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Emergency contraception - How it works

Emergency contraception is an effective way to prevent pregnancy after the unprotected sexual intercourse had occurred. Emergency contraception is used only occasionally, when all other contraceptive methods fail. It is important to understand that this type of contraception should not be used on the regular basis as a standard contraception method. Most commonly, women will consider using a drug or device to prevent pregnancy that may occur if a condom break, if a diaphragm slips out of place, after a sexual assault or if they have failed to abstain from having sex on their fertile days. Emergency contraception comes in two major forms: intrauterine devices (the same used as primary contraceptive method) or emergency contraceptive pills.

How is it taken?

Emergency contraceptive pills, also known as the morning-after pills, are in the United States available over-the-counter for all women older than 17. The morning-after pills are safe and effective way to prevent pregnancy from occurring and they are based on the same hormones found in standard birth control pills or intrauterine devices. However, the quantity of these hormones is much higher in emergency contraceptive pills, than in standard pills. They need to be taken within the first 72 or 120 hours following the unprotected sex, in order to be effective. Emergency contraceptive pills are taken in two doses, 12 hours apart. The first dose is taken within 72 hours, and the second dose is taken 12 hours later.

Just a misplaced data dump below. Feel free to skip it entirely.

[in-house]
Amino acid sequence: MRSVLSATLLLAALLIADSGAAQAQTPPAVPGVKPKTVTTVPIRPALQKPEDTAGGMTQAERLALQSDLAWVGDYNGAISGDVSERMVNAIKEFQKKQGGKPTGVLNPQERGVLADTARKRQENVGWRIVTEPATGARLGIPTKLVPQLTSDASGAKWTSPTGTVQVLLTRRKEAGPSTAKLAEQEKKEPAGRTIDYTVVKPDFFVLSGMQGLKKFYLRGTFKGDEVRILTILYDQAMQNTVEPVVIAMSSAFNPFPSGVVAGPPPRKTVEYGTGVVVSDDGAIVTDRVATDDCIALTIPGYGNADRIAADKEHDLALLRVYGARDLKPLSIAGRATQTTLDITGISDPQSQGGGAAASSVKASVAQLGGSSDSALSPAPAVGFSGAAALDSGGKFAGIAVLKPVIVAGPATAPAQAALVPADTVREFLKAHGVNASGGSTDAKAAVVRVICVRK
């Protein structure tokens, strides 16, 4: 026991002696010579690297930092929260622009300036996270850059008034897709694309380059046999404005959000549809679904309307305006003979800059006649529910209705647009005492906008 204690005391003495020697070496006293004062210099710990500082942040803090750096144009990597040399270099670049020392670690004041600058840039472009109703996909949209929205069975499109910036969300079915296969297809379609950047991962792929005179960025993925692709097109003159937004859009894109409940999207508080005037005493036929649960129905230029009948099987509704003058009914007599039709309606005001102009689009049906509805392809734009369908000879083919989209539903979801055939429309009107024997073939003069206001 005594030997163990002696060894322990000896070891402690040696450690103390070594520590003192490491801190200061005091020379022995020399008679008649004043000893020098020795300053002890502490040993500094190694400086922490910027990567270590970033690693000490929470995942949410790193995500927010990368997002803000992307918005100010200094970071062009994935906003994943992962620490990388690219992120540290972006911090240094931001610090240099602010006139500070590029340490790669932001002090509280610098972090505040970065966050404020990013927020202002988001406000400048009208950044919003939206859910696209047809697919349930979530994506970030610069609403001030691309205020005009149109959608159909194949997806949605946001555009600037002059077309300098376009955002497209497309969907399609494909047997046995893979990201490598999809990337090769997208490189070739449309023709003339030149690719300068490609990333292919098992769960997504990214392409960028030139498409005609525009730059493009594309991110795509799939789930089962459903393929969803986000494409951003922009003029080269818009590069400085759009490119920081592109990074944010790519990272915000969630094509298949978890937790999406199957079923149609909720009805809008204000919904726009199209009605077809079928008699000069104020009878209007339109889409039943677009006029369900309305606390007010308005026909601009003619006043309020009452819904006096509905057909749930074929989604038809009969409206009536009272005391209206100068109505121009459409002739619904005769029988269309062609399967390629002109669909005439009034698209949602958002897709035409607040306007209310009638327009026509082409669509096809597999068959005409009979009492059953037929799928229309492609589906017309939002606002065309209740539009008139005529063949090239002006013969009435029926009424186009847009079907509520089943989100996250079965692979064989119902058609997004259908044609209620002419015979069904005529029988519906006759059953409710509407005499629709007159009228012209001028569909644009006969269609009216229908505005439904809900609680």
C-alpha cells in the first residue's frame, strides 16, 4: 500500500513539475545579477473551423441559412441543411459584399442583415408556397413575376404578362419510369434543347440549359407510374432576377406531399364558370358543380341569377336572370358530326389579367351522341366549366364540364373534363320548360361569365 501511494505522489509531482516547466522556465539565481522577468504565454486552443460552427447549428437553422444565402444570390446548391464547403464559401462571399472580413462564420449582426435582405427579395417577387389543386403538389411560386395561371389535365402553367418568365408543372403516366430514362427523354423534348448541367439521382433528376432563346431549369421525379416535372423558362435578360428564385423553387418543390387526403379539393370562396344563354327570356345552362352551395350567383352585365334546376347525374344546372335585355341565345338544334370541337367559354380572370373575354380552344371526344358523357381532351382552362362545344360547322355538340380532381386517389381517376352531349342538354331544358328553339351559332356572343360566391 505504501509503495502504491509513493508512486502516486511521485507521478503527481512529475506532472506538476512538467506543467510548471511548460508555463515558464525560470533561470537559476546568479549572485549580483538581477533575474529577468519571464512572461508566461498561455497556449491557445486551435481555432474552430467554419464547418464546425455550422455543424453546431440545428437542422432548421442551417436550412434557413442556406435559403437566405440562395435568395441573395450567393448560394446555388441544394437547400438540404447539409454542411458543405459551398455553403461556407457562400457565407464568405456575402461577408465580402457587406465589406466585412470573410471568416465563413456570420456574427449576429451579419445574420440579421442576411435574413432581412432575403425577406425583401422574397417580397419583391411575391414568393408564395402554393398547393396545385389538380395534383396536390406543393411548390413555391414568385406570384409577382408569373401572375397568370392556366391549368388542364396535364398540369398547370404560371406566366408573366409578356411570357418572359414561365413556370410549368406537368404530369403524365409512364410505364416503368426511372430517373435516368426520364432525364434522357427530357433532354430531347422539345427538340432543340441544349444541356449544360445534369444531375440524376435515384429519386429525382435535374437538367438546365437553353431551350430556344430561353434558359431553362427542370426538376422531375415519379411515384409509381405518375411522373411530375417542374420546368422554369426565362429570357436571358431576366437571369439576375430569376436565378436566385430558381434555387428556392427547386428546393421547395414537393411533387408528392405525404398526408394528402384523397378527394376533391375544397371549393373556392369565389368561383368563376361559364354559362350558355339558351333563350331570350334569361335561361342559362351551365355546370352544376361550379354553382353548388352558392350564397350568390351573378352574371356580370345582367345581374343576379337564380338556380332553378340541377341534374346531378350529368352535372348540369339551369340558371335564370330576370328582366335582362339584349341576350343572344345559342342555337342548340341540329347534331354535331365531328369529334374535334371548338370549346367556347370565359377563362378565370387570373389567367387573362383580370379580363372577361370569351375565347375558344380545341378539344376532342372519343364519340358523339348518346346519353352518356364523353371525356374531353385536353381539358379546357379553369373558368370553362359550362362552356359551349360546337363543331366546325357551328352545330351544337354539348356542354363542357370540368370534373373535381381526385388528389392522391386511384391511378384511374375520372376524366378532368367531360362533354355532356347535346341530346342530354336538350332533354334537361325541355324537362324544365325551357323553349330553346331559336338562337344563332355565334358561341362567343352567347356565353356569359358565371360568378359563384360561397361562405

Emergency intrauterine devices need to be inserted in u p to 5 days after the unprotected sex. They can be left in place for up to 10 years, and they are effective in 99,9% of cases, even as an emergency contraceptive method.

How it works?

Emergency contraception works by preventing the release of an egg from the ovaries, and disrupting the process of fertilization by affecting the egg or the sperm. Hormones found in these pills or devices can also thicken the cervical mucus, which makes it hard for sperm to reach the uterus. In addition, these hormones can make the lining of the uterus very thin and unsuitable for implantation of the embryo. It is important to understand that emergency contraception works to prevent pregnancy and not to abort the existing one. It is not the same thing as the abortion pills. There is no way to find out if a pregnancy would have otherwise occurred, or to detect it within first 120 hours using a pregnancy test.  Emergency contraception is effective in almost 100% of cases if it is taken as directed.

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